Sex was determined as ‘boy’ or ‘girl’. The mother’s ethnic background was used to represent the family’s ethnic background since mothers are generally more involved in raising children than fathers. Moreover, it takes into account the countries of birth of the children’s grandparents too, as opposed to the child’s background. Ethnic background, based on country of birth of both parents of the mother, was obtained via questionnaire and recoded, based on definitions by the Statistics Netherlands , into: Dutch, Moroccan/Turkish, Antillean/Surinamese, other Western and other non-Western. These categories were used because they comprise the largest ethnic groups in the Netherlands and typically have similar migration histories. Educational level of the mother was obtained via questionnaires when the children were 5 years old. It was recoded in high (higher professional education and university degree), middle (senior general secondary education and secondary vocational education) and low level of education (no education up to pre-vocational secondary education).
Missing data in the independent variables were imputed using multiple imputation methods. Ten imputed datasets were used, equal to the average percentage of missing data over the variables, as based on Van Buuren . Additional variables were included in the imputation process to improve the quality of the imputation, e.g. earlier measures of educational level.
Univariate and multivariable logistic regression analyses were used to determine the associations between need factors, predisposing factors and psychosocial care use. Separate analyses were performed for determinants up to 5 years old and determinants up to 9 years old. In the analyses up to 5 years, the need factors borderline/clinical presence of emotional/behavioural problems and quality of life (impact) were first entered in separate models with the sociodemographic factors and, thereafter, combined into one model. In the analyses up to 9 years, the need factors—borderline/clinical presence of emotional/behavioural problems—were entered together with sociodemographic factors; quality of life was not included. Quality of life was taken into account only in the analyses with need factors up to 5 years old since quality of life was not measured at later ages. In the combined model with analyses up to 5 years, interactions were tested between emotional/behavioural problems (i.e. overall, externalising and internalising problems, and type of problems) and sex, ethnic background, educational level and quality of life. One significant interaction was found at a p ≤ 0.01 significance level, namely between presence of problems at 5 years and ethnic background (p = 0.007). This suggests a different association between presence of problems and care use for children with a Western and non-Western background. Therefore, stratified analyses were performed for both groups. Ethnic background was dichotomised into Western/non-Western to avoid loss of statistical power due to small groups. To study the associations of psychosocial care use with the syndrome and broadband scales, univariate and multivariable models were used. The multivariable analyses were adjusted for sociodemographic factors. The syndrome/broadband scales were analysed at age 5 and age 9.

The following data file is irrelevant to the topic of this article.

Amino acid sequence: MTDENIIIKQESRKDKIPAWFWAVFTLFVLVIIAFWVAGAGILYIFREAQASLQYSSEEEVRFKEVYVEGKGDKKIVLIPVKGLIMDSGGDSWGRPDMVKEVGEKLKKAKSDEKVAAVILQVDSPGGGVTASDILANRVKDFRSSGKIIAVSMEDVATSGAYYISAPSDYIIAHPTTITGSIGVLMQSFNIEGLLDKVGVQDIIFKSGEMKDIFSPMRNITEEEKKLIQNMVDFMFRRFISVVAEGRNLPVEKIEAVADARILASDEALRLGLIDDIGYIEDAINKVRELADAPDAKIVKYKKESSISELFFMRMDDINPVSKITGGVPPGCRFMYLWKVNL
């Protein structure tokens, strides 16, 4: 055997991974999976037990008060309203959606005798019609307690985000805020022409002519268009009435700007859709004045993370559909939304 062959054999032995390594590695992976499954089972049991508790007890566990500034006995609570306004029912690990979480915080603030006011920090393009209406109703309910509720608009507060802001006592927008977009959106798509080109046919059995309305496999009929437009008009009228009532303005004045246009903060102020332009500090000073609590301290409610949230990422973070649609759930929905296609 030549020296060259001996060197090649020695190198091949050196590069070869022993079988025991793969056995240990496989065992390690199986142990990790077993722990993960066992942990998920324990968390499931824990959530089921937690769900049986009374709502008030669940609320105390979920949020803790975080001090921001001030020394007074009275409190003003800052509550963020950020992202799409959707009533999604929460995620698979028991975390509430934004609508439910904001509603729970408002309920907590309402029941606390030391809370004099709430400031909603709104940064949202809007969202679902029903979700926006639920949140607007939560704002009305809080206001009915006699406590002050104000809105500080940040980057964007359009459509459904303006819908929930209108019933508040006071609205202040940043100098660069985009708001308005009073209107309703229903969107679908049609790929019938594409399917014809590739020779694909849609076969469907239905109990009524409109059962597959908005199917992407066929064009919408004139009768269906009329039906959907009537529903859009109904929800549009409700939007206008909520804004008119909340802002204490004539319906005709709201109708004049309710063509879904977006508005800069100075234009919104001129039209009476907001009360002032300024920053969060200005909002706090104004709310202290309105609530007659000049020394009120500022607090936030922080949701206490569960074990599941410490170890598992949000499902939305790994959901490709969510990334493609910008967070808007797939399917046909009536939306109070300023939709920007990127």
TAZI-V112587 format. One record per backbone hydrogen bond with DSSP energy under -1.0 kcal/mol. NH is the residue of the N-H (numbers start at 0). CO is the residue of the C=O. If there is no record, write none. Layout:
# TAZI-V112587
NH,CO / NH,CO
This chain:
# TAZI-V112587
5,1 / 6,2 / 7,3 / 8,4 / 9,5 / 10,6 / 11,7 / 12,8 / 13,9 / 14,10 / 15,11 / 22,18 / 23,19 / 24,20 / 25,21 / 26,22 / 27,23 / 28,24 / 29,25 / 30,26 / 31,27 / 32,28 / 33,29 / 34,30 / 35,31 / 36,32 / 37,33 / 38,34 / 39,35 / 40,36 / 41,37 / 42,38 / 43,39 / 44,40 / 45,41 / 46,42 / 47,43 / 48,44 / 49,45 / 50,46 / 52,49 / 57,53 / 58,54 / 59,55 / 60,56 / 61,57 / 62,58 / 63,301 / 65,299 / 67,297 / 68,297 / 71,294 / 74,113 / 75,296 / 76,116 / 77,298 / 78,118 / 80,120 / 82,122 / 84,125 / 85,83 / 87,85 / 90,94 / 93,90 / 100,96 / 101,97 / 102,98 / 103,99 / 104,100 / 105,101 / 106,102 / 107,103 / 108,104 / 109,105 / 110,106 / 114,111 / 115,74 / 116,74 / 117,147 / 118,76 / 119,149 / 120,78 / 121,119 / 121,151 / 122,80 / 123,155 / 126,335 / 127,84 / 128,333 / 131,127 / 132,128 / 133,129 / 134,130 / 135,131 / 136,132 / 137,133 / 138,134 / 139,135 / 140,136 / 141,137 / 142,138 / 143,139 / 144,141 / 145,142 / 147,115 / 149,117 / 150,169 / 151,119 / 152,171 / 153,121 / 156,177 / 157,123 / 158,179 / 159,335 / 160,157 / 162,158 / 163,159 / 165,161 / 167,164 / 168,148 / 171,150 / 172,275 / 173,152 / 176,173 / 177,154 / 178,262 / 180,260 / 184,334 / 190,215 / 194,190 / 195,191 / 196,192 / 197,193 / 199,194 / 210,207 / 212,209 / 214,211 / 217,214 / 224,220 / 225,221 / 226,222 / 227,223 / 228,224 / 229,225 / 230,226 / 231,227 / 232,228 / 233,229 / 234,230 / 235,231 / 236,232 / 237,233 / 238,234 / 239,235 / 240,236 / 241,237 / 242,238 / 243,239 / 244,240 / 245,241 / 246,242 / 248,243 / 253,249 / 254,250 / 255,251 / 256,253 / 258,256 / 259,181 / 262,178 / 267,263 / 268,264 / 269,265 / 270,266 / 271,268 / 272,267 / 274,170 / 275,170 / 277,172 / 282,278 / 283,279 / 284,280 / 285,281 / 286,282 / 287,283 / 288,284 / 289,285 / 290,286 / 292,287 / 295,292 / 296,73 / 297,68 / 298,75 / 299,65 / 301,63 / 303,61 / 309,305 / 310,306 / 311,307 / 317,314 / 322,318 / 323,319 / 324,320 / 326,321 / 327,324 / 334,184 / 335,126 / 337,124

As an additional analysis, we studied lifetime (instead of the previous year) psychosocial care use. Furthermore, we performed stratified analyses for gender because of the possible clinical relevance. However, the interaction term of gender with psychosocial problems did not reach significance at p ≤ 0.01 level (namely p = 0.102).
A significance level of p ≤ 0.05 was maintained in all regression analyses, except for the interaction analyses for which the significance level was set at the more conservative level of p ≤ 0.01. All multivariable analyses were adjusted for the age of the child at the visit at the research centre. Analyses were performed using IBM SPSS Statistics 24.
The sample of children consisted of a comparable proportion of boys and girls (49.3% vs 50.7%) with a mean age of 9.8 years (SD: 0.3). Most children had a mother with a Dutch ethnic background (62.6%) and a high educational level (61.3%). The sociodemographic and psychological characteristics of the children are described in Table 1. Psychosocial care was used by 9.0% of the children in the preceding year.